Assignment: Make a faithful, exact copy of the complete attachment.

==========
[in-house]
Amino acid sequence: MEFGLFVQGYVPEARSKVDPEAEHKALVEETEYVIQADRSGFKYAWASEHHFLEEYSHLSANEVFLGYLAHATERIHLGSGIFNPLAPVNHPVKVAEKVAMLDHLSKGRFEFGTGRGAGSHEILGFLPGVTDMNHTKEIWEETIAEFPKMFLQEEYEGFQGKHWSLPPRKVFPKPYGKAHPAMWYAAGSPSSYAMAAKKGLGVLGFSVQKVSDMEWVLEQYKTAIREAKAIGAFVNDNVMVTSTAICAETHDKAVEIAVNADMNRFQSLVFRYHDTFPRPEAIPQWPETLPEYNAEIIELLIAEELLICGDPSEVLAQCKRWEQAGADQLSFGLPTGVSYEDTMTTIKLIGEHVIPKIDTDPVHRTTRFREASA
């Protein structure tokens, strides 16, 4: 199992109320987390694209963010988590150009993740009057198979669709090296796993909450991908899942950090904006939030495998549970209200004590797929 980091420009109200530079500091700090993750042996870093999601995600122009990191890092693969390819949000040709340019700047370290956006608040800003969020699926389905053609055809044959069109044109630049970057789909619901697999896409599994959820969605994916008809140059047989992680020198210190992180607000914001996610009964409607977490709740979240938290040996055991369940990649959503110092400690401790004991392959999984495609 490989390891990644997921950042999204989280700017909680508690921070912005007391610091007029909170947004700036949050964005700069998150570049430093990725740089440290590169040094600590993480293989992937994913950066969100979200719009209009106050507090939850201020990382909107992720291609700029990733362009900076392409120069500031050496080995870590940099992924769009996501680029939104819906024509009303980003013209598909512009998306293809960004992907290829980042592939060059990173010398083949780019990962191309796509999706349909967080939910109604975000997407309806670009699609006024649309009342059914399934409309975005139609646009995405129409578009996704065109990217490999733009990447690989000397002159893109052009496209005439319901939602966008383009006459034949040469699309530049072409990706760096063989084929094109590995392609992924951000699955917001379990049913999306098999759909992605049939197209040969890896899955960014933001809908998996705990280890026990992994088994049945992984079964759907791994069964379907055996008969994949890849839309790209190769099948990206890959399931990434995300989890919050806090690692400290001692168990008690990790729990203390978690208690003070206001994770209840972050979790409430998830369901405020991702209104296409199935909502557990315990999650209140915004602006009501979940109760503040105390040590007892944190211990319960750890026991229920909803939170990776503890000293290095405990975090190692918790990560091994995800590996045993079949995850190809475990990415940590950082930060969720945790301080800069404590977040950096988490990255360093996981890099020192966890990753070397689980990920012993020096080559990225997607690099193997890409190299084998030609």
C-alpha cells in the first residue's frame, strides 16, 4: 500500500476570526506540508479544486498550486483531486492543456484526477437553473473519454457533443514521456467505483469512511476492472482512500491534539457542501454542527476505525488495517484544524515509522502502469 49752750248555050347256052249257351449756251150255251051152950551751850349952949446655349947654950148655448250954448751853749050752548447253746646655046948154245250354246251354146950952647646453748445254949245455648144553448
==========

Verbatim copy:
[in-house]
Amino acid sequence: MEFGLFVQGYVPEARSKVDPEAEHKALVEETEYVIQADRSGFKYAWASEHHFLEEYSHLSANEVFLGYLAHATERIHLGSGIFNPLAPVNHPVKVAEKVAMLDHLSKGRFEFGTGRGAGSHEILGFLPGVTDMNHTKEIWEETIAEFPKMFLQEEYEGFQGKHWSLPPRKVFPKPYGKAHPAMWYAAGSPSSYAMAAKKGLGVLGFSVQKVSDMEWVLEQYKTAIREAKAIGAFVNDNVMVTSTAICAETHDKAVEIAVNADMNRFQSLVFRYHDTFPRPEAIPQWPETLPEYNAEIIELLIAEELLICGDPSEVLAQCKRWEQAGADQLSFGLPTGVSYEDTMTTIKLIGEHVIPKIDTDPVHRTTRFREASA
């Protein structure tokens, strides 16, 4: 199992109320987390694209963010988590150009993740009057198979669709090296796993909450991908899942950090904006939030495998549970209200004590797929 980091420009109200530079500091700090993750042996870093999601995600122009990191890092693969390819949000040709340019700047370290956006608040800003969020699926389905053609055809044959069109044109630049970057789909619901697999896409599994959820969605994916008809140059047989992680020198210190992180607000914001996610009964409607977490709740979240938290040996055991369940990649959503110092400690401790004991392959999984495609 490989390891990644997921950042999204989280700017909680508690921070912005007391610091007029909170947004700036949050964005700069998150570049430093990725740089440290590169040094600590993480293989992937994913950066969100979200719009209009106050507090939850201020990382909107992720291609700029990733362009900076392409120069500031050496080995870590940099992924769009996501680029939104819906024509009303980003013209598909512009998306293809960004992907290829980042592939060059990173010398083949780019990962191309796509999706349909967080939910109604975000997407309806670009699609006024649309009342059914399934409309975005139609646009995405129409578009996704065109990217490999733009990447690989000397002159893109052009496209005439319901939602966008383009006459034949040469699309530049072409990706760096063989084929094109590995392609992924951000699955917001379990049913999306098999759909992605049939197209040969890896899955960014933001809908998996705990280890026990992994088994049945992984079964759907791994069964379907055996008969994949890849839309790209190769099948990206890959399931990434995300989890919050806090690692400290001692168990008690990790729990203390978690208690003070206001994770209840972050979790409430998830369901405020991702209104296409199935909502557990315990999650209140915004602006009501979940109760503040105390040590007892944190211990319960750890026991229920909803939170990776503890000293290095405990975090190692918790990560091994995800590996045993079949995850190809475990990415940590950082930060969720945790301080800069404590977040950096988490990255360093996981890099020192966890990753070397689980990920012993020096080559990225997607690099193997890409190299084998030609």
C-alpha cells in the first residue's frame, strides 16, 4: 500500500476570526506540508479544486498550486483531486492543456484526477437553473473519454457533443514521456467505483469512511476492472482512500491534539457542501454542527476505525488495517484544524515509522502502469 49752750248555050347256052249257351449756251150255251051152950551751850349952949446655349947654950148655448250954448751853749050752548447253746646655046948154245250354246251354146950952647646453748445254949245455648144553448